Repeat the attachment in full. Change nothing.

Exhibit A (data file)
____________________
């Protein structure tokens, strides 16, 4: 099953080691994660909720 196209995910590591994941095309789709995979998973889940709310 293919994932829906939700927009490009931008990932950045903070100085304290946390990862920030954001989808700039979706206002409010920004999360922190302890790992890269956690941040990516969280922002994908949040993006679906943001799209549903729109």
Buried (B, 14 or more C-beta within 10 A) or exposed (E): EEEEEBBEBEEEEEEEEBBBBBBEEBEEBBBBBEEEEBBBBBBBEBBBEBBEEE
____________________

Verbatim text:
């Protein structure tokens, strides 16, 4: 099953080691994660909720 196209995910590591994941095309789709995979998973889940709310 293919994932829906939700927009490009931008990932950045903070100085304290946390990862920030954001989808700039979706206002409010920004999360922190302890790992890269956690941040990516969280922002994908949040993006679906943001799209549903729109």
Buried (B, 14 or more C-beta within 10 A) or exposed (E): EEEEEBBEBEEEEEEEEBBBBBBEEBEEBBBBBEEEEBBBBBBBEBBBEBBEEE